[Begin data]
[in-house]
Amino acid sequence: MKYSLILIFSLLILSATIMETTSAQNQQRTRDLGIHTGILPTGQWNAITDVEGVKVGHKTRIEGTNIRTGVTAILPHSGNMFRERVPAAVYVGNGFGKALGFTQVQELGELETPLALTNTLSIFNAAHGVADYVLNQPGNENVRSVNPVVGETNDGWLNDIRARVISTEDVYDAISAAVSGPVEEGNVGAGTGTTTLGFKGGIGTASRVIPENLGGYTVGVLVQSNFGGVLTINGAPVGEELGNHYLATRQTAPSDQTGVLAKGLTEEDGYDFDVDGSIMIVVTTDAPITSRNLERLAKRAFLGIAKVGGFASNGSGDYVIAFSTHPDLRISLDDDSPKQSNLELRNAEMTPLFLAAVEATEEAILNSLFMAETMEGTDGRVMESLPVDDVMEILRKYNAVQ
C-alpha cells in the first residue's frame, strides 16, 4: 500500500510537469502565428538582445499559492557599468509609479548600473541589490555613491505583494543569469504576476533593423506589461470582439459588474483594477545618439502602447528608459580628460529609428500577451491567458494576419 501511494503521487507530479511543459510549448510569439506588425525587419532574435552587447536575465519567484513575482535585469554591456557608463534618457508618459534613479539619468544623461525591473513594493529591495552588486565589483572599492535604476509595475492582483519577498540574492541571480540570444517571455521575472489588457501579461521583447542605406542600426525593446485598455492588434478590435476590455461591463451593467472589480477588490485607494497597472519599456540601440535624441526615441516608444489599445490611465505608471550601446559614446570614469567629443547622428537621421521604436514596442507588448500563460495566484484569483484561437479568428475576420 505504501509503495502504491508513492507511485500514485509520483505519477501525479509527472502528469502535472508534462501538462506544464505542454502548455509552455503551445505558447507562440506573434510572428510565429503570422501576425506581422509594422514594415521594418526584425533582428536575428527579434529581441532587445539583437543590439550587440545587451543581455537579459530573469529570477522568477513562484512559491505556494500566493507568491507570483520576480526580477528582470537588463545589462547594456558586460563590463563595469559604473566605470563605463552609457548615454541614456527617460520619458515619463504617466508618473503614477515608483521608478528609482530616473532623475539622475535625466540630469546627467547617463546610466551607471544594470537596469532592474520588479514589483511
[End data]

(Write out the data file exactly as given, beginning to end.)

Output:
[in-house]
Amino acid sequence: MKYSLILIFSLLILSATIMETTSAQNQQRTRDLGIHTGILPTGQWNAITDVEGVKVGHKTRIEGTNIRTGVTAILPHSGNMFRERVPAAVYVGNGFGKALGFTQVQELGELETPLALTNTLSIFNAAHGVADYVLNQPGNENVRSVNPVVGETNDGWLNDIRARVISTEDVYDAISAAVSGPVEEGNVGAGTGTTTLGFKGGIGTASRVIPENLGGYTVGVLVQSNFGGVLTINGAPVGEELGNHYLATRQTAPSDQTGVLAKGLTEEDGYDFDVDGSIMIVVTTDAPITSRNLERLAKRAFLGIAKVGGFASNGSGDYVIAFSTHPDLRISLDDDSPKQSNLELRNAEMTPLFLAAVEATEEAILNSLFMAETMEGTDGRVMESLPVDDVMEILRKYNAVQ
C-alpha cells in the first residue's frame, strides 16, 4: 500500500510537469502565428538582445499559492557599468509609479548600473541589490555613491505583494543569469504576476533593423506589461470582439459588474483594477545618439502602447528608459580628460529609428500577451491567458494576419 501511494503521487507530479511543459510549448510569439506588425525587419532574435552587447536575465519567484513575482535585469554591456557608463534618457508618459534613479539619468544623461525591473513594493529591495552588486565589483572599492535604476509595475492582483519577498540574492541571480540570444517571455521575472489588457501579461521583447542605406542600426525593446485598455492588434478590435476590455461591463451593467472589480477588490485607494497597472519599456540601440535624441526615441516608444489599445490611465505608471550601446559614446570614469567629443547622428537621421521604436514596442507588448500563460495566484484569483484561437479568428475576420 505504501509503495502504491508513492507511485500514485509520483505519477501525479509527472502528469502535472508534462501538462506544464505542454502548455509552455503551445505558447507562440506573434510572428510565429503570422501576425506581422509594422514594415521594418526584425533582428536575428527579434529581441532587445539583437543590439550587440545587451543581455537579459530573469529570477522568477513562484512559491505556494500566493507568491507570483520576480526580477528582470537588463545589462547594456558586460563590463563595469559604473566605470563605463552609457548615454541614456527617460520619458515619463504617466508618473503614477515608483521608478528609482530616473532623475539622475535625466540630469546627467547617463546610466551607471544594470537596469532592474520588479514589483511